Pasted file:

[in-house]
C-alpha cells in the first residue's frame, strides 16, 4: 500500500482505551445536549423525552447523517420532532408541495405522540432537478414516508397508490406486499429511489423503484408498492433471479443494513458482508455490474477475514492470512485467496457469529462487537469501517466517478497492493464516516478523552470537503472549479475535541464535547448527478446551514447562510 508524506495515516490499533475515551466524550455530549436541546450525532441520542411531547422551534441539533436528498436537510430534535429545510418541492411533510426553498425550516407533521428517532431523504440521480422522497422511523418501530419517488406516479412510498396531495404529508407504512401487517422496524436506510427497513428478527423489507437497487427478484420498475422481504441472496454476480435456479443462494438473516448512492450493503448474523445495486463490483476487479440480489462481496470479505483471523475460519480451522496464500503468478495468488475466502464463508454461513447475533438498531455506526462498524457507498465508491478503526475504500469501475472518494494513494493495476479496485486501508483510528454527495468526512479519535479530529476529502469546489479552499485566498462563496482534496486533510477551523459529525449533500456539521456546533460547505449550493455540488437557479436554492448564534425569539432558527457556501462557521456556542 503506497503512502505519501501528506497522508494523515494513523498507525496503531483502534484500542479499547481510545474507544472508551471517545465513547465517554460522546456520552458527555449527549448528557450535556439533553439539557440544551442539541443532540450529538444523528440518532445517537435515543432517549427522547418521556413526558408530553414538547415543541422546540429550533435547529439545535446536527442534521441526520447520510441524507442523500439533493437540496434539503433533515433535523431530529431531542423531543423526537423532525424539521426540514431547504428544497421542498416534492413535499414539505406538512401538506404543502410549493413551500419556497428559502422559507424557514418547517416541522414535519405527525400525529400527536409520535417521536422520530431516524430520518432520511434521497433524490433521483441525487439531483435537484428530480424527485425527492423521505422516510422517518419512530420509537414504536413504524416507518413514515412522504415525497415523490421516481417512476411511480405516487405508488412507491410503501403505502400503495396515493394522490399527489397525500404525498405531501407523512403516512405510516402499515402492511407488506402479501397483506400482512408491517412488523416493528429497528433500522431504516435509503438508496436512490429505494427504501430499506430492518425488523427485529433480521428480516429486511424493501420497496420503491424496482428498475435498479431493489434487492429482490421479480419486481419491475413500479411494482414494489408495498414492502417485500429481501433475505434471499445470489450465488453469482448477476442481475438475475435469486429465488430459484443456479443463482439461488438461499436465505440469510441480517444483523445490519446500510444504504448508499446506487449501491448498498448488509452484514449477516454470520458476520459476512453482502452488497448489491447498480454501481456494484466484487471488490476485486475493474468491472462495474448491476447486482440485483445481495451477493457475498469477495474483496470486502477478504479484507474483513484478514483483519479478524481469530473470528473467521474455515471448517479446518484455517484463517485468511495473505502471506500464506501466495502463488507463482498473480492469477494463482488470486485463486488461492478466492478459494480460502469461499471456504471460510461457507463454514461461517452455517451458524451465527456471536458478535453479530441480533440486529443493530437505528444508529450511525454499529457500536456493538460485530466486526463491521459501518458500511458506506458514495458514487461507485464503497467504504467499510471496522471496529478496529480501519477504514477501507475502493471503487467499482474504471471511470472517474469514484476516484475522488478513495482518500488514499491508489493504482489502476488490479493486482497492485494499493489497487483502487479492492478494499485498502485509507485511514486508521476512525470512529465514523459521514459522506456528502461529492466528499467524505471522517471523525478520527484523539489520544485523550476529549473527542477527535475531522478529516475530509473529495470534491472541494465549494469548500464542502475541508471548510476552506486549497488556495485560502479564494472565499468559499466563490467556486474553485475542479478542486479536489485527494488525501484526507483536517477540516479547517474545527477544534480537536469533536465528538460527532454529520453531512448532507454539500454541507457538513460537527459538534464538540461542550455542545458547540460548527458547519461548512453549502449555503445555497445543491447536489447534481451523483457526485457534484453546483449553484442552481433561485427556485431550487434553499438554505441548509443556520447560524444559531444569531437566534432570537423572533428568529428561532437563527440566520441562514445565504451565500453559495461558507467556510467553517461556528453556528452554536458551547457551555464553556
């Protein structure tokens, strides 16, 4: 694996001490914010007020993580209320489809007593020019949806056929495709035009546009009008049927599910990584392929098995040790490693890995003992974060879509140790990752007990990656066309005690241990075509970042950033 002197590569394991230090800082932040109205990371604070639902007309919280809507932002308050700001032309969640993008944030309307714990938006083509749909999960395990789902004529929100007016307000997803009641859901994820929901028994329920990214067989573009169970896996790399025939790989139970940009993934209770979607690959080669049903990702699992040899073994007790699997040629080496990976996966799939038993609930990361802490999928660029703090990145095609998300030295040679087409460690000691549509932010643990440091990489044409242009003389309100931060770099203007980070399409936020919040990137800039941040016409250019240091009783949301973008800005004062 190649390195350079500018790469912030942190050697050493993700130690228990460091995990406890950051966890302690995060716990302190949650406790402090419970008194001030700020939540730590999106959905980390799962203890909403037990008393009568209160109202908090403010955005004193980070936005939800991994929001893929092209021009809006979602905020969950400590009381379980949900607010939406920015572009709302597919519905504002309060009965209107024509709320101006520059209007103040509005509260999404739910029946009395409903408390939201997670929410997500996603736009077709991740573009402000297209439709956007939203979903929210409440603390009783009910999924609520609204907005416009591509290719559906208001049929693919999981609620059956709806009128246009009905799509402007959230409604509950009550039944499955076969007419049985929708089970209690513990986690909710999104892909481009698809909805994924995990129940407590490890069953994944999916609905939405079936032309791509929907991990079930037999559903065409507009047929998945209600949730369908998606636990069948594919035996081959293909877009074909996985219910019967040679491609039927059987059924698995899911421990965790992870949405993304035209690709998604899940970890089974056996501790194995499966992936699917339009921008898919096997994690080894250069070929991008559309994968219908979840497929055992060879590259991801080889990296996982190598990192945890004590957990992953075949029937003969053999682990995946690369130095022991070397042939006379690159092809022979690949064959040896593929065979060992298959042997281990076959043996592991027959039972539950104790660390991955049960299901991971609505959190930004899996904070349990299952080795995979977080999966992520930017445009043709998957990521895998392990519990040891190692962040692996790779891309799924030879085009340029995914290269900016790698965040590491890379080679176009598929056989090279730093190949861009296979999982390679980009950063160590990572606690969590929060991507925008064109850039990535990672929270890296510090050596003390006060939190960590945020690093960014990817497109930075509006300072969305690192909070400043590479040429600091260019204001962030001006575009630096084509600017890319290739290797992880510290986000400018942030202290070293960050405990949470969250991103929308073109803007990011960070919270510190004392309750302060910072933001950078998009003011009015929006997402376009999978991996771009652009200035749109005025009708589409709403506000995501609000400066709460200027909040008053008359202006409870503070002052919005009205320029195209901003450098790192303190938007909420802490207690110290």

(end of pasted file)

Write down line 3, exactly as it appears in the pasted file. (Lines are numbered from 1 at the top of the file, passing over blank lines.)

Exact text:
């Protein structure tokens, strides 16, 4: 694996001490914010007020993580209320489809007593020019949806056929495709035009546009009008049927599910990584392929098995040790490693890995003992974060879509140790990752007990990656066309005690241990075509970042950033 002197590569394991230090800082932040109205990371604070639902007309919280809507932002308050700001032309969640993008944030309307714990938006083509749909999960395990789902004529929100007016307000997803009641859901994820929901028994329920990214067989573009169970896996790399025939790989139970940009993934209770979607690959080669049903990702699992040899073994007790699997040629080496990976996966799939038993609930990361802490999928660029703090990145095609998300030295040679087409460690000691549509932010643990440091990489044409242009003389309100931060770099203007980070399409936020919040990137800039941040016409250019240091009783949301973008800005004062 190649390195350079500018790469912030942190050697050493993700130690228990460091995990406890950051966890302690995060716990302190949650406790402090419970008194001030700020939540730590999106959905980390799962203890909403037990008393009568209160109202908090403010955005004193980070936005939800991994929001893929092209021009809006979602905020969950400590009381379980949900607010939406920015572009709302597919519905504002309060009965209107024509709320101006520059209007103040509005509260999404739910029946009395409903408390939201997670929410997500996603736009077709991740573009402000297209439709956007939203979903929210409440603390009783009910999924609520609204907005416009591509290719559906208001049929693919999981609620059956709806009128246009009905799509402007959230409604509950009550039944499955076969007419049985929708089970209690513990986690909710999104892909481009698809909805994924995990129940407590490890069953994944999916609905939405079936032309791509929907991990079930037999559903065409507009047929998945209600949730369908998606636990069948594919035996081959293909877009074909996985219910019967040679491609039927059987059924698995899911421990965790992870949405993304035209690709998604899940970890089974056996501790194995499966992936699917339009921008898919096997994690080894250069070929991008559309994968219908979840497929055992060879590259991801080889990296996982190598990192945890004590957990992953075949029937003969053999682990995946690369130095022991070397042939006379690159092809022979690949064959040896593929065979060992298959042997281990076959043996592991027959039972539950104790660390991955049960299901991971609505959190930004899996904070349990299952080795995979977080999966992520930017445009043709998957990521895998392990519990040891190692962040692996790779891309799924030879085009340029995914290269900016790698965040590491890379080679176009598929056989090279730093190949861009296979999982390679980009950063160590990572606690969590929060991507925008064109850039990535990672929270890296510090050596003390006060939190960590945020690093960014990817497109930075509006300072969305690192909070400043590479040429600091260019204001962030001006575009630096084509600017890319290739290797992880510290986000400018942030202290070293960050405990949470969250991103929308073109803007990011960070919270510190004392309750302060910072933001950078998009003011009015929006997402376009999978991996771009652009200035749109005025009708589409709403506000995501609000400066709460200027909040008053008359202006409870503070002052919005009205320029195209901003450098790192303190938007909420802490207690110290």